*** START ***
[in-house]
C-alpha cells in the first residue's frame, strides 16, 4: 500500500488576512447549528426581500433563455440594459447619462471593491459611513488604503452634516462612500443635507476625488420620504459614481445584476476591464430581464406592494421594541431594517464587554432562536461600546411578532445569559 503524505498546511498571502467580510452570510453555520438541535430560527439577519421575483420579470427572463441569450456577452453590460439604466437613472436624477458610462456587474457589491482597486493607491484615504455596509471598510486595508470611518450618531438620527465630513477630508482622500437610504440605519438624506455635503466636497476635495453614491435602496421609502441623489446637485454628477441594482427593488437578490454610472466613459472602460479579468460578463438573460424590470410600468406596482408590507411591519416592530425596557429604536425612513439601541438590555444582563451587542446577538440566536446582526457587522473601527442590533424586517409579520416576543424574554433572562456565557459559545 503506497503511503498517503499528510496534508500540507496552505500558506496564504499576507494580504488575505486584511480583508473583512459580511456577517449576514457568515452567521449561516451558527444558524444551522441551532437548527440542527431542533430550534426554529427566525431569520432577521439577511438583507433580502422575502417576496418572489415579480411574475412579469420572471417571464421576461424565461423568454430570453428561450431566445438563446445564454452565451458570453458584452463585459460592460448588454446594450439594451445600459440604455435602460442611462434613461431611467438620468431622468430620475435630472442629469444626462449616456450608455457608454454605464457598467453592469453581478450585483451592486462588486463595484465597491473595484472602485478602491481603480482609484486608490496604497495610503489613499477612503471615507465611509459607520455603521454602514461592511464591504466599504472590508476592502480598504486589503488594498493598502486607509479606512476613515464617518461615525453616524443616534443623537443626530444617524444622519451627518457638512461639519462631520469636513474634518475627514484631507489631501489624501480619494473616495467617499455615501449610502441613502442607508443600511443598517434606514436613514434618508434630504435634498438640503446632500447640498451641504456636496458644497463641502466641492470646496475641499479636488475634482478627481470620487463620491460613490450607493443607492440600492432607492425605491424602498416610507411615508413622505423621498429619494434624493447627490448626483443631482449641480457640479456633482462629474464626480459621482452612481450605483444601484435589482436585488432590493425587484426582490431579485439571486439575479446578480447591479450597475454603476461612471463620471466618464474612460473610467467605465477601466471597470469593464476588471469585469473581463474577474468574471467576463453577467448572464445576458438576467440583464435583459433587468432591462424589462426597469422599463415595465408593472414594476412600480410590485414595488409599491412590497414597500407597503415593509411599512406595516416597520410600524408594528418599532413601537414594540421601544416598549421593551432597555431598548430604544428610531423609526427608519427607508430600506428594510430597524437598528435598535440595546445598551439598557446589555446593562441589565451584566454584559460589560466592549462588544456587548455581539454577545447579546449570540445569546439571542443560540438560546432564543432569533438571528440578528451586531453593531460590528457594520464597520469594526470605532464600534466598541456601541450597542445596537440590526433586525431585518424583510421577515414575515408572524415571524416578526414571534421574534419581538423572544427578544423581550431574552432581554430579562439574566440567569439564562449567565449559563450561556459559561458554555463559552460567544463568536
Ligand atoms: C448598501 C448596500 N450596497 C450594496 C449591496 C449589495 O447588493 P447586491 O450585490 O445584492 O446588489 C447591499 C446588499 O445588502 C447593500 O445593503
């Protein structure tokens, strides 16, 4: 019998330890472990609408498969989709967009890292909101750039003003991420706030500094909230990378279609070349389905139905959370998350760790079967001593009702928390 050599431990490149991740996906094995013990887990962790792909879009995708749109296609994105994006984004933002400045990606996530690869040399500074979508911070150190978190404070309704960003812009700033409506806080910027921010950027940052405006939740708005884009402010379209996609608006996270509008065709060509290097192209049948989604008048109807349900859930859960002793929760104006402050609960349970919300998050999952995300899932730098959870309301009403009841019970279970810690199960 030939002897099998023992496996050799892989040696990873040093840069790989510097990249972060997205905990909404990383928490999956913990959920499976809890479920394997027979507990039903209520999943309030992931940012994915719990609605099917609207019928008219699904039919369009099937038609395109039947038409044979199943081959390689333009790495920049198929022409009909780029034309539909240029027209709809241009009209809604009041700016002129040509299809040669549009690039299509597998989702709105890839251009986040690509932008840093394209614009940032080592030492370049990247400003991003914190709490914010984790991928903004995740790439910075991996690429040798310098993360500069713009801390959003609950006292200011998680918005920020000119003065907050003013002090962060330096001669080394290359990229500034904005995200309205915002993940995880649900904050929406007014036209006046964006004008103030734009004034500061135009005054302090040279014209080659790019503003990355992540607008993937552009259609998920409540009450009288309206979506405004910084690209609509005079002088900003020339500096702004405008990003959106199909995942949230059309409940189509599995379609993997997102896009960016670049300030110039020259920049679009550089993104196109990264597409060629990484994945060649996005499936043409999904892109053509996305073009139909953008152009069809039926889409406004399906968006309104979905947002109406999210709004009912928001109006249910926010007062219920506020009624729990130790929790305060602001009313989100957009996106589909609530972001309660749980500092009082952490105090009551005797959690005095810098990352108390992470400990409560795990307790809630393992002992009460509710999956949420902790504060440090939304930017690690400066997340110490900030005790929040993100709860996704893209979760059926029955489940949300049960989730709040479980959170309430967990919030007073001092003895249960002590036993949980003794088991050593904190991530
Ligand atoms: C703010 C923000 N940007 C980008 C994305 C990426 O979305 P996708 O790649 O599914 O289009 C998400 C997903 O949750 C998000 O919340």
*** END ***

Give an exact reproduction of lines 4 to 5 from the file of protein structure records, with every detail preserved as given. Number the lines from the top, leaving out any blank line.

């Protein structure tokens, strides 16, 4: 019998330890472990609408498969989709967009890292909101750039003003991420706030500094909230990378279609070349389905139905959370998350760790079967001593009702928390 050599431990490149991740996906094995013990887990962790792909879009995708749109296609994105994006984004933002400045990606996530690869040399500074979508911070150190978190404070309704960003812009700033409506806080910027921010950027940052405006939740708005884009402010379209996609608006996270509008065709060509290097192209049948989604008048109807349900859930859960002793929760104006402050609960349970919300998050999952995300899932730098959870309301009403009841019970279970810690199960 030939002897099998023992496996050799892989040696990873040093840069790989510097990249972060997205905990909404990383928490999956913990959920499976809890479920394997027979507990039903209520999943309030992931940012994915719990609605099917609207019928008219699904039919369009099937038609395109039947038409044979199943081959390689333009790495920049198929022409009909780029034309539909240029027209709809241009009209809604009041700016002129040509299809040669549009690039299509597998989702709105890839251009986040690509932008840093394209614009940032080592030492370049990247400003991003914190709490914010984790991928903004995740790439910075991996690429040798310098993360500069713009801390959003609950006292200011998680918005920020000119003065907050003013002090962060330096001669080394290359990229500034904005995200309205915002993940995880649900904050929406007014036209006046964006004008103030734009004034500061135009005054302090040279014209080659790019503003990355992540607008993937552009259609998920409540009450009288309206979506405004910084690209609509005079002088900003020339500096702004405008990003959106199909995942949230059309409940189509599995379609993997997102896009960016670049300030110039020259920049679009550089993104196109990264597409060629990484994945060649996005499936043409999904892109053509996305073009139909953008152009069809039926889409406004399906968006309104979905947002109406999210709004009912928001109006249910926010007062219920506020009624729990130790929790305060602001009313989100957009996106589909609530972001309660749980500092009082952490105090009551005797959690005095810098990352108390992470400990409560795990307790809630393992002992009460509710999956949420902790504060440090939304930017690690400066997340110490900030005790929040993100709860996704893209979760059926029955489940949300049960989730709040479980959170309430967990919030007073001092003895249960002590036993949980003794088991050593904190991530
Ligand atoms: C703010 C923000 N940007 C980008 C994305 C990426 O979305 P996708 O790649 O599914 O289009 C998400 C997903 O949750 C998000 O919340």